Tags

, , , , , , , , , ,

Why don’t we just give the bloody thing back? If you ever want to get to the bottom of the complicated geopolitical conundrum about the ownership of Gibraltar, then the best way is to simply look at a map! It is impossible to misinterpret – Gibraltar is as Spanish as any other part of Spain. The UK government, for all of its recent quivering over the sovereignty of this rock, is actually a relatively blameless player in this. In 2002, the UK Foreign Secretary Jack Straw tried to engineer a joint sovereignty over Gibraltar between the UK and Spain. The obstacle: the supposed “nationalism” of the Gibraltarians, who held a referendum to assert what they saw as their self-determination. 98% voted against joint sovereignty. Gibraltarian protesters booed a visiting Straw for being a “traitor” and a “Judas.”

Regular readers will know that Tychy is fundamentally opposed to nationalism, viewing it as the most degenerate of all ideological standpoints. In Scotland, nationalism is these days typically manifested in the bizarre fantasy that a call centre worker in Manchester is somehow mystically different to one in Glasgow, even though they both share the same language, media, culture, and socioeconomic circumstances. But with Gibraltar we set foot in the most infuriating maze of nonsense. It offers the perfect example of how nationalism can drive people completely mad.

The dot has gone dotty! 30,000 people live in Gibraltar – to put this in perspective, Kirkcaldy has a population of 49,000. Just imagine that Kirkcaldy one day decided that it was really Mongolian and that it subsequently made an appeal to the government of Mongolia for military protection. You will surely recognise in less time than it takes to blink that such a scenario is, alas, not very practical. Why, Kirkcaldy could conduct itself as a Mongolian cultural satellite, with its citizens living in yurts, quaffing fermented horse milk, and holding throat-singing contests. For this self-determination to be legally accredited, however, would not fit into the way that our world is run. A nation has to have some loose geographical logic to it – you cannot subscribe to a nation from anywhere in the world, as though it was a magazine.

When the mind turns to Gibraltar, and its pretensions to be British, then why does this common sense often seem to inexplicably malfunction? There is generally an attitude of “well, they say that they are British and so they have to be!” Yet Gibraltar’s British nationalism is actually far more paradoxical than any Mongolian aspirations on the part of Kirkcaldy. The UK is a parliamentary democracy and Gibraltar, as a self-governing ornament of the Crown, does not send an MP to our parliament. Fraser Nelson is wrong to glibly state in today’s Spectator that people in the UK “are rather sensitive about the protection of fellow citizens [in Gibraltar].” The Gibraltarians are remote subjects of our monarch rather than “fellow citizens” in our democracy. Gibraltar in fact plays no political or cultural role in the life of our country.

Instead, the Gibraltarians try to make out that they are British nationalists with their own independent nationalism. Ludicrously, these 30,000 people have their own “constitution” (I think that it is printed on a tea towel). Ridiculously, they have their own parliament, which meets every Thursday night in a room above a fish and chip shop. They have a cabinet with ministers, though, with talent in short supply, the current Secretary of State for Education is a Barbary macaque. I’m going to have to stop making stuff up, because you’re not going to believe that Gibraltar’s “deputy chief minister” Dr Joseph Garcia really went on a state visit to Washington DC last month. From the coverage of Gibraltar’s national newspaper and community newsletter The Gibraltar Chronicle, it sounds like he was received politely.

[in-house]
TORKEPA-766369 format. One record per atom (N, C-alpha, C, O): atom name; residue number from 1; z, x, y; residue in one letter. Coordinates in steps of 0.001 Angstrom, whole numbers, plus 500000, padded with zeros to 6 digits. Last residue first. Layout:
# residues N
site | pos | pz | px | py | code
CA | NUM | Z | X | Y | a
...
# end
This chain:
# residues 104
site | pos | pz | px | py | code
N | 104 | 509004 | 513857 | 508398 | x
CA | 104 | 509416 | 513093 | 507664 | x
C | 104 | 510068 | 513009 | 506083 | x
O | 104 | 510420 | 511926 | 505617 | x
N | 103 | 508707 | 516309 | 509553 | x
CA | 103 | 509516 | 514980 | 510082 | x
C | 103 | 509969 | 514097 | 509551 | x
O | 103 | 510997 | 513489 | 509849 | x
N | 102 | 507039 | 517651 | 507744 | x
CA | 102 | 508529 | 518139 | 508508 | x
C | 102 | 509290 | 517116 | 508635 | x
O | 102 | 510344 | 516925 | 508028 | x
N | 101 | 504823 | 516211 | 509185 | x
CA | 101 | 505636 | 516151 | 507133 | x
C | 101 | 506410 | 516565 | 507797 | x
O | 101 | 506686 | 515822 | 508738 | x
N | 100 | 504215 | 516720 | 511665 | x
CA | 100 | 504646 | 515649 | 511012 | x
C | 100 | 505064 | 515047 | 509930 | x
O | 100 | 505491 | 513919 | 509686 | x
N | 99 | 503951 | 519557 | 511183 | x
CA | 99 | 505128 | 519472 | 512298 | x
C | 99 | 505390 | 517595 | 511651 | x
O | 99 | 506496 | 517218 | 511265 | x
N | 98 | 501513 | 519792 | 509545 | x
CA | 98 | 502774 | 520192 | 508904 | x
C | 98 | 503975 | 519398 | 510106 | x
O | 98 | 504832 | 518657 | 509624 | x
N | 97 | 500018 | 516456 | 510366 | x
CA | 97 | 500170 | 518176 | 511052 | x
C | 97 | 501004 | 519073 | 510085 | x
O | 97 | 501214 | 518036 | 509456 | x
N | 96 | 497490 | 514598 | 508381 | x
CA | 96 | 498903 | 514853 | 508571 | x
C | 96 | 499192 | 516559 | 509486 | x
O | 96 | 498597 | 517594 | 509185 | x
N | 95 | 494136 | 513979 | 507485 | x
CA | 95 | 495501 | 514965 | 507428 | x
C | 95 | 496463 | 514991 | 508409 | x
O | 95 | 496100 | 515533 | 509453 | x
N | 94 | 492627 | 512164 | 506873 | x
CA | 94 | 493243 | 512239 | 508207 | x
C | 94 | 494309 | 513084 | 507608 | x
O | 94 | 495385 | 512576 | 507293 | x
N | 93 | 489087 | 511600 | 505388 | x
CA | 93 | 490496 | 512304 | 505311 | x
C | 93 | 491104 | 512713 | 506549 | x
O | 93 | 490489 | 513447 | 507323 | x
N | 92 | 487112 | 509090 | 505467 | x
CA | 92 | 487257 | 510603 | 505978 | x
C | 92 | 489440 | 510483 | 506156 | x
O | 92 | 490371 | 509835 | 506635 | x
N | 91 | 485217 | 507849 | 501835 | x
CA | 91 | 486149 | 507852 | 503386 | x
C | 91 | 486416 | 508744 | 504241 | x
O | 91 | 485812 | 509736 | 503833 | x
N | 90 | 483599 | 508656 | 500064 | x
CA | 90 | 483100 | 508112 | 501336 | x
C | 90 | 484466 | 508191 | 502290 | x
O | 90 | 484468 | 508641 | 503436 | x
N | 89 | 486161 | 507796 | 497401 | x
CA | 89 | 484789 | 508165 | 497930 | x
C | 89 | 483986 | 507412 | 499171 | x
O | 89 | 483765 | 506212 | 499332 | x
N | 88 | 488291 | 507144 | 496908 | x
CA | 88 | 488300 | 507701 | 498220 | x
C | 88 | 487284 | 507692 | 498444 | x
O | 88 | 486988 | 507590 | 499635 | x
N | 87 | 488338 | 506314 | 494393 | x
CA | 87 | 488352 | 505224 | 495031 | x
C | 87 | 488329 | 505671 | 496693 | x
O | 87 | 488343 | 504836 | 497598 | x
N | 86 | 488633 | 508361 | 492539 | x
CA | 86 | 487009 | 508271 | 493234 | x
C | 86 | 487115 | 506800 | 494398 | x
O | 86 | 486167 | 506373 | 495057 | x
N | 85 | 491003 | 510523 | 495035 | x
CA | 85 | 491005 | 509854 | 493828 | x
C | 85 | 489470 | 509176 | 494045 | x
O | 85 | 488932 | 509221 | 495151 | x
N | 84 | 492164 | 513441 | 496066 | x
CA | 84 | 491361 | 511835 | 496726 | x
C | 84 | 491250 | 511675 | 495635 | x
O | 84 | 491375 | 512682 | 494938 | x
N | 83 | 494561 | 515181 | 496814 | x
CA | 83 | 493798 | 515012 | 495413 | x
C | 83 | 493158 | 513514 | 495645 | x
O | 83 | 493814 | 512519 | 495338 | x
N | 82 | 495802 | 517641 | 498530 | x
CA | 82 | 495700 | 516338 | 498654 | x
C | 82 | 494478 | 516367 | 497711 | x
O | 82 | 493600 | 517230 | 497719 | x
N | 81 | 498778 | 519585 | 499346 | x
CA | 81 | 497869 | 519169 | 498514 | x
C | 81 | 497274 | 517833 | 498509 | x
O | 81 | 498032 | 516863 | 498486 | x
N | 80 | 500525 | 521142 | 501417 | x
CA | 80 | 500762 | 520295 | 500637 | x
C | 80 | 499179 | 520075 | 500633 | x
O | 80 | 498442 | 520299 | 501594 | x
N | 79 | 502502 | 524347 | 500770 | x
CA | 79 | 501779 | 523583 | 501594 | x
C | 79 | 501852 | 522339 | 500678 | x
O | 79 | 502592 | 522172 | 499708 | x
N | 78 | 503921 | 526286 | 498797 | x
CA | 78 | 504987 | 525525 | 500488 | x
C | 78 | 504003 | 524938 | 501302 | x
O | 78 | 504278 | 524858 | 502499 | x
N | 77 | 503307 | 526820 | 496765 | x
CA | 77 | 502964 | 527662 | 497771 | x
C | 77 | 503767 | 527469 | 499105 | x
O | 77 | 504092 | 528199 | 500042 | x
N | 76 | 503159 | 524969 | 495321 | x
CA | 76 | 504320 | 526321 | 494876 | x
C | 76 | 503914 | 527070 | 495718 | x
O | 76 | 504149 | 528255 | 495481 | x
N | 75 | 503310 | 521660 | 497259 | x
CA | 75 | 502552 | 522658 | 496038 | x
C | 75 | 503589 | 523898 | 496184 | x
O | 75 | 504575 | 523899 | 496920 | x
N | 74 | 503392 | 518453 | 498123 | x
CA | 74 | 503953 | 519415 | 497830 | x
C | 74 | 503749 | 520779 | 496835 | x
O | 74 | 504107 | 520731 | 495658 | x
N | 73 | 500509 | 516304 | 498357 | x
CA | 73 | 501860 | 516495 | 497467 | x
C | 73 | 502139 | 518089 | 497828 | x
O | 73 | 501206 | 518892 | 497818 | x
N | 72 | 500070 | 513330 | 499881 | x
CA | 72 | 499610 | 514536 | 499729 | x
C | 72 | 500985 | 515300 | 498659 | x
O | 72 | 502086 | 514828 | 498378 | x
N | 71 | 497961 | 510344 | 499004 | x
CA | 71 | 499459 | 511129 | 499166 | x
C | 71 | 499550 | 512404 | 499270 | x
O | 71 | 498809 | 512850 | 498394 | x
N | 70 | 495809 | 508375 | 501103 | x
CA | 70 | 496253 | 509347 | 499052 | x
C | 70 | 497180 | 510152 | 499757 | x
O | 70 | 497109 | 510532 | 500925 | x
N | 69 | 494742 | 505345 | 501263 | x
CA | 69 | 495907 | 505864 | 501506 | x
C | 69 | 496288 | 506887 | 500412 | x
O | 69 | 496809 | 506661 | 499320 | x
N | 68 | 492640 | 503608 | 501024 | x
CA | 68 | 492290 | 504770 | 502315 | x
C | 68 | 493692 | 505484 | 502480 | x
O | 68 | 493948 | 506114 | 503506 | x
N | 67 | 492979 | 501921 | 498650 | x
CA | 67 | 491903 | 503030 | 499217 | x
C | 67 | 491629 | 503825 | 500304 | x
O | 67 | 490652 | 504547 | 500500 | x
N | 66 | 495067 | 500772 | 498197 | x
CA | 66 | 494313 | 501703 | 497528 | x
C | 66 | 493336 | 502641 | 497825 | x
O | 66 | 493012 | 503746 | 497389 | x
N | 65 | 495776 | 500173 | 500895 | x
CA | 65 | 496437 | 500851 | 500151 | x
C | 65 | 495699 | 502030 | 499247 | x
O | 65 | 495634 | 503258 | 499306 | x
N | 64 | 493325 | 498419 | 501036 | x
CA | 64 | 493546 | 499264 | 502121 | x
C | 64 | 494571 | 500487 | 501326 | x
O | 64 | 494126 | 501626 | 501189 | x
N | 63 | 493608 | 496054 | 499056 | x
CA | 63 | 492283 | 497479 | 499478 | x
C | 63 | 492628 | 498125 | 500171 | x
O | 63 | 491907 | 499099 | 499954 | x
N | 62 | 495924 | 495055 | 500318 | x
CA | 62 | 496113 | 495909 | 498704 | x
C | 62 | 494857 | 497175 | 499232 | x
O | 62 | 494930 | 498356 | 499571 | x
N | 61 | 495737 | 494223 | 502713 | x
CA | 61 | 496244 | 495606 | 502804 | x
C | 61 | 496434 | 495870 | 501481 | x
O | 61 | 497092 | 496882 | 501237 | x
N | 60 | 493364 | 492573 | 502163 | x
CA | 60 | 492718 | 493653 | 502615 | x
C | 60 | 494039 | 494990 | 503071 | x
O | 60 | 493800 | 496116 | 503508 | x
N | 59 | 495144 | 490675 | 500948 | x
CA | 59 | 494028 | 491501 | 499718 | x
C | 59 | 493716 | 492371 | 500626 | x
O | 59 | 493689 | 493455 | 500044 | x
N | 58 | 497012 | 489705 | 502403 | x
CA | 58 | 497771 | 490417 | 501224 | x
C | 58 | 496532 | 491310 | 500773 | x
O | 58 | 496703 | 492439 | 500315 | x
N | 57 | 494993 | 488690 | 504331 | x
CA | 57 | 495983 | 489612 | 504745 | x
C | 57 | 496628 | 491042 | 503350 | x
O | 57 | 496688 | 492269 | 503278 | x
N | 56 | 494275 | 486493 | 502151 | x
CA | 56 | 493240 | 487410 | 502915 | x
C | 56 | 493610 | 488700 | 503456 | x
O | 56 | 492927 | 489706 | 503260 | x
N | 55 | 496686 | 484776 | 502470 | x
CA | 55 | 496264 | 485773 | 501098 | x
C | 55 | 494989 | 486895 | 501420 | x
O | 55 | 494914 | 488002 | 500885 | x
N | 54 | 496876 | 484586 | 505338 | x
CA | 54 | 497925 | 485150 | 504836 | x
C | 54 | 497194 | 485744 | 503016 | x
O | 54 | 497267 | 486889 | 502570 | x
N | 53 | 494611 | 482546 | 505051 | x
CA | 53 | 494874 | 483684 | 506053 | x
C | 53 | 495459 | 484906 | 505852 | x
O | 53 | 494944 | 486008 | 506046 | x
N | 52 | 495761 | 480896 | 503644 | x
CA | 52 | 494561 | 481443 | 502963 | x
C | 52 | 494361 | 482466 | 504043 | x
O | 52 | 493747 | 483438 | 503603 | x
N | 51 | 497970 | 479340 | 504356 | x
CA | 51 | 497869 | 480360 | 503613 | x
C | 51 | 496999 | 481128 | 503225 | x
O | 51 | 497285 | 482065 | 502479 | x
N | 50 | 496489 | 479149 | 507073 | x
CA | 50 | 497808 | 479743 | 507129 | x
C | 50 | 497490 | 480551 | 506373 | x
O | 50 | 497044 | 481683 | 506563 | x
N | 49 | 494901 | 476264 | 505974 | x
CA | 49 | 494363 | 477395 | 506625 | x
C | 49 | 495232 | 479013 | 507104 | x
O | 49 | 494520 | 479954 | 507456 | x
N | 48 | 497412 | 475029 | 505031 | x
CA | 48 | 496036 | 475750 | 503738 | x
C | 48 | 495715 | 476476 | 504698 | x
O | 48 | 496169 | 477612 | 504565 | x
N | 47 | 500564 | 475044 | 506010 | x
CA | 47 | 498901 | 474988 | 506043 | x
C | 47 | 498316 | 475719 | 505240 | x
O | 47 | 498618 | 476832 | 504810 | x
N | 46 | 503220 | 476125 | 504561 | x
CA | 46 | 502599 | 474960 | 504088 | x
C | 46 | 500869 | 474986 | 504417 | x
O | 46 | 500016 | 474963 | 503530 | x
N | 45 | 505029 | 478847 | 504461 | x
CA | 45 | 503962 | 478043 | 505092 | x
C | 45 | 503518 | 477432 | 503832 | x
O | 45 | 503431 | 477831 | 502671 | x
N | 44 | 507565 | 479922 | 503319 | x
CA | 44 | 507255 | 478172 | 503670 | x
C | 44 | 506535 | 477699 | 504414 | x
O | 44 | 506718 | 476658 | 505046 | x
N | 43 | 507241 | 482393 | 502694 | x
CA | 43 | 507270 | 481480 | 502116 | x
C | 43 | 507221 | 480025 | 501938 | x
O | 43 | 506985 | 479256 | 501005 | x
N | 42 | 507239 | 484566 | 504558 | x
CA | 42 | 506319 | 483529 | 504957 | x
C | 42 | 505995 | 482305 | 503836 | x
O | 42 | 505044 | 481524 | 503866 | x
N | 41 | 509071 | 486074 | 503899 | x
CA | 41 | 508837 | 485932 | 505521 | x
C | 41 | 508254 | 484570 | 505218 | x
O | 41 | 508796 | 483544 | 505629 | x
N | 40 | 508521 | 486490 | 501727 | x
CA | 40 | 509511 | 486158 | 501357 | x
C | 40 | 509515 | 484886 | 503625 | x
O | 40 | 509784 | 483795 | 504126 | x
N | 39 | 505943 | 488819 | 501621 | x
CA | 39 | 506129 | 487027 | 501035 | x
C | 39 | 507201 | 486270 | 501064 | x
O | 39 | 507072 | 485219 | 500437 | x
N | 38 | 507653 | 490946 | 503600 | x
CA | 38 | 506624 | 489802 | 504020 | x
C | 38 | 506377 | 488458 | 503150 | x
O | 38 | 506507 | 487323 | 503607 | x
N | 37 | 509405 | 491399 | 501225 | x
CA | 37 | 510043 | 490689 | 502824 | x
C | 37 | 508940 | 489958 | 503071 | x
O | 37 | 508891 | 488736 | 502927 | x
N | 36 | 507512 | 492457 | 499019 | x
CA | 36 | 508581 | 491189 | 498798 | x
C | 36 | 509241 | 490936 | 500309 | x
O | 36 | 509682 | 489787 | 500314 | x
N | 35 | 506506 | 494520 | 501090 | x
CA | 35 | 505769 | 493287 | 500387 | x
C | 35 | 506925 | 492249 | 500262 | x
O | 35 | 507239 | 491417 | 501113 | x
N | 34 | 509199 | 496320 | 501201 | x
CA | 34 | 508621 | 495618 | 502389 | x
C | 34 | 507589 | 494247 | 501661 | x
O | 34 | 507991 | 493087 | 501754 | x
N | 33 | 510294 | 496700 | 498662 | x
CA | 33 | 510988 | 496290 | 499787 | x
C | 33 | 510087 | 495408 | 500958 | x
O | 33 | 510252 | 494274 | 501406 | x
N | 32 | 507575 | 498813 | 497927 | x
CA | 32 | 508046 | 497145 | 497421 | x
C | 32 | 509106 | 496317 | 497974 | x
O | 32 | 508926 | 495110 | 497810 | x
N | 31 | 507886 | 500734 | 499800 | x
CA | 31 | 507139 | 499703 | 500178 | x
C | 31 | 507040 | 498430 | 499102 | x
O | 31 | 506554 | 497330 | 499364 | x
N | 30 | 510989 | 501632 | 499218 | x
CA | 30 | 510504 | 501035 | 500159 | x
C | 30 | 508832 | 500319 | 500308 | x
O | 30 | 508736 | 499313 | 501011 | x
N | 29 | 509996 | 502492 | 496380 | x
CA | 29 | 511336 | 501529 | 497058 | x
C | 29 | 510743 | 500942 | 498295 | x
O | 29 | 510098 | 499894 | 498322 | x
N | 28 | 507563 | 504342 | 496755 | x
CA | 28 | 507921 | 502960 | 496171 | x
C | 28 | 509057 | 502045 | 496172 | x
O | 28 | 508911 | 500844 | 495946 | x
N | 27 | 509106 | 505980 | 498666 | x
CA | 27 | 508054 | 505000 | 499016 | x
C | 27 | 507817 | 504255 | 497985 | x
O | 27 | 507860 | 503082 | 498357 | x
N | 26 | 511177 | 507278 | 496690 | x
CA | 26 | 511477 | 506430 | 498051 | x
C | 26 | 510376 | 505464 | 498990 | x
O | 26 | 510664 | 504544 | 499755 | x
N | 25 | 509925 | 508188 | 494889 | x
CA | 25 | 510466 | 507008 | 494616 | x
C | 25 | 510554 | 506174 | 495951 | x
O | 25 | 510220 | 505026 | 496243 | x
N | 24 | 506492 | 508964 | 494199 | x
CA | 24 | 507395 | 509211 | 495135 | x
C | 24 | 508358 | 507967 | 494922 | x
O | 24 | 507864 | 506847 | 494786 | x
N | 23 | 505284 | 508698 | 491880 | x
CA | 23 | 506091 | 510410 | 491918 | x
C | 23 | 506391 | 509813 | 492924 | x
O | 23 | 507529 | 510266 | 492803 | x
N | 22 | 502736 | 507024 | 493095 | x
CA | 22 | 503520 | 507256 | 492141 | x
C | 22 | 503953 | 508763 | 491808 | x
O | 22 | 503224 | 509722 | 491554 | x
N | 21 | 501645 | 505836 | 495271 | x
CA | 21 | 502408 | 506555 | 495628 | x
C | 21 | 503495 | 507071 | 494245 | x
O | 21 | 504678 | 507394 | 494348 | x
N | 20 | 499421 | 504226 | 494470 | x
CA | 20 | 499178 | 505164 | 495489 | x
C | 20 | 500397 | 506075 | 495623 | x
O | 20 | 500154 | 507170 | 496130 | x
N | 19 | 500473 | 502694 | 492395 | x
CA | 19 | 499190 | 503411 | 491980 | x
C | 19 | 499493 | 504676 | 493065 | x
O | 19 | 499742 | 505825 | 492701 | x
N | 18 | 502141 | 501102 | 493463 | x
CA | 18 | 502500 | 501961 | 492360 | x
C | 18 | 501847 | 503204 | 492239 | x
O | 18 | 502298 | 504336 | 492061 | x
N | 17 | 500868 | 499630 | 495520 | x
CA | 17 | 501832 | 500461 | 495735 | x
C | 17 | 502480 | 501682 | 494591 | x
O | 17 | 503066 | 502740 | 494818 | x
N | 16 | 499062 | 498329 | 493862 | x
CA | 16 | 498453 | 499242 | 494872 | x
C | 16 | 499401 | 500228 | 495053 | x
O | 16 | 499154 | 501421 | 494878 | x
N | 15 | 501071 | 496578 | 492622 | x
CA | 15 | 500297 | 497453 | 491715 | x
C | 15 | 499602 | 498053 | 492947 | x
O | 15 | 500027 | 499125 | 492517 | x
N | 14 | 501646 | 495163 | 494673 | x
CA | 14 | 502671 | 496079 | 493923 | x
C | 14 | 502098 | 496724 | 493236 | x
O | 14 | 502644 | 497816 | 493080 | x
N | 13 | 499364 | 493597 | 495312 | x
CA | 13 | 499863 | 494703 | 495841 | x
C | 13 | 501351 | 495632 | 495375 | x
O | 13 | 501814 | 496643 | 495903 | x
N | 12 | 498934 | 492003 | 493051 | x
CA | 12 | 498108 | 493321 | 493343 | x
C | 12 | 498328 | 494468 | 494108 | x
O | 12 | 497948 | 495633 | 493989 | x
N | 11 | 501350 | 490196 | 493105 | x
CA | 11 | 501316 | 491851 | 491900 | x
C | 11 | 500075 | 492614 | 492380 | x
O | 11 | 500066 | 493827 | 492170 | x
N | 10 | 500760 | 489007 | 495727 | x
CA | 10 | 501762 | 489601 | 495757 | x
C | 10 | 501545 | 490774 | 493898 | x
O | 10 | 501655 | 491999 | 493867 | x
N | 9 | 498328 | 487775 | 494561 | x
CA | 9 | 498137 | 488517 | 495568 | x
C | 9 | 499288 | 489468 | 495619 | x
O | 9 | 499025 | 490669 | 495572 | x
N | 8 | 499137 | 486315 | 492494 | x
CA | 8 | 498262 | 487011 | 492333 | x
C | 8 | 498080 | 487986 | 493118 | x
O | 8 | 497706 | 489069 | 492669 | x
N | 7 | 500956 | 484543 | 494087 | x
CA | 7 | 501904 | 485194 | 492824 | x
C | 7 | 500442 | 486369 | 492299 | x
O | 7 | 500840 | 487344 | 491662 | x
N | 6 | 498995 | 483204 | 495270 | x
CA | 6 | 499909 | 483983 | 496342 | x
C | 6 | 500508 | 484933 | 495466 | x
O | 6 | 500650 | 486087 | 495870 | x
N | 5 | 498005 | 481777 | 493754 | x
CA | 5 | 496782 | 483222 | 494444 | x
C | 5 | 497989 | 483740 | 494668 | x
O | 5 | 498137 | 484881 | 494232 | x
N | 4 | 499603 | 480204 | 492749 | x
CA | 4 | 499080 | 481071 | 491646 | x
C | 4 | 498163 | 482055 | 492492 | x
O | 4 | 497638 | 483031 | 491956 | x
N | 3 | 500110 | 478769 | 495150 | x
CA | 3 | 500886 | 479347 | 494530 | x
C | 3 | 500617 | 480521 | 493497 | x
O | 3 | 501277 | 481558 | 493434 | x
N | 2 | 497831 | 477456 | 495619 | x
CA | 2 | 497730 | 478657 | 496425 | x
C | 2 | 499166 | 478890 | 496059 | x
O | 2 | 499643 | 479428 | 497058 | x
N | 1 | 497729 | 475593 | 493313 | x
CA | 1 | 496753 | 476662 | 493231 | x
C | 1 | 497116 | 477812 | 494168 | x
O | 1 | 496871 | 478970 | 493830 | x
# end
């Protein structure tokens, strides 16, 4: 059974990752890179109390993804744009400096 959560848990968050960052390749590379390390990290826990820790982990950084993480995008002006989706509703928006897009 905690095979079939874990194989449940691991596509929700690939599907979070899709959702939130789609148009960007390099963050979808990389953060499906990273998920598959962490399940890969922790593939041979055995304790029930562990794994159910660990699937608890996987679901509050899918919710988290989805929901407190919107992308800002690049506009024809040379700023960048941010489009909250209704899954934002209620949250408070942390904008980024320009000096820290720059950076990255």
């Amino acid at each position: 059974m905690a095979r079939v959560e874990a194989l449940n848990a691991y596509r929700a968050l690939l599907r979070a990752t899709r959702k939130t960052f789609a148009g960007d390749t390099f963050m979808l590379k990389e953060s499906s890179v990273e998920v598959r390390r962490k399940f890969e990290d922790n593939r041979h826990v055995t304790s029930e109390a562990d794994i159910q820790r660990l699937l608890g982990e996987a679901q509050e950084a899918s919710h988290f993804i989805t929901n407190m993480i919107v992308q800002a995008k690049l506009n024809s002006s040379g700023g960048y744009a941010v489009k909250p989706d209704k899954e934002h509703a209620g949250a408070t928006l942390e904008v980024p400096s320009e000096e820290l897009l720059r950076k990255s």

Along with the Scottish National Party, Plaid Cymru and every other querulous nationalist movement, the Gibraltarians voted in droves to remain members of the European Union, an organisation that holds genuine self-determination in almost pathological contempt. Even if we discount this hypocrisy, then Gibraltar, however democratic it might be at a townhall level, can only ever achieve a pitiful travesty of self-determination. The Gibraltarians are forever petitioning a faraway government, which they do not vote for, to guarantee their security, rather than having any input into the parliamentary democracy that is meant to be integral to British nationalism in the first place!

Enough of this nonsense! Gibraltar is not a country – it is a pothole! There is no such thing as Gibraltarians, or at least not in the same way that there is such a thing as Russians and Arabs! In light of the solidarity that should exist between the UK and Spain, between two nations of millions of people, this thirty-thousand-strong awkward squad should know its place! The UK government might be unable to renounce its sovereignty of Gibraltar (it is presumably the Queen’s sovereignty as well), but it should issue no further comment about the rock. We should withdraw all of the troops who are pointlessly monkeying about there. And this township that has plunged into a hysterical hallucinatory phantasmagoria of national paraphernalia should have to negotiate its own existence with the Spanish authorities. Meekly!

Perhaps I can offer a proposal to any sensible Gibraltarians. Over the weekend, pretty images of the Rock of Gibraltar have adorned the UK’s newspapers, and I could not help being struck by its resemblance to Edinburgh’s own Arthur’s Seat. There is an estate at the foot of the Salisbury Crags – I am sure that they could slap up a few extra tenements to house the Gibraltarian nation in Dumbiedykes.

Advertisements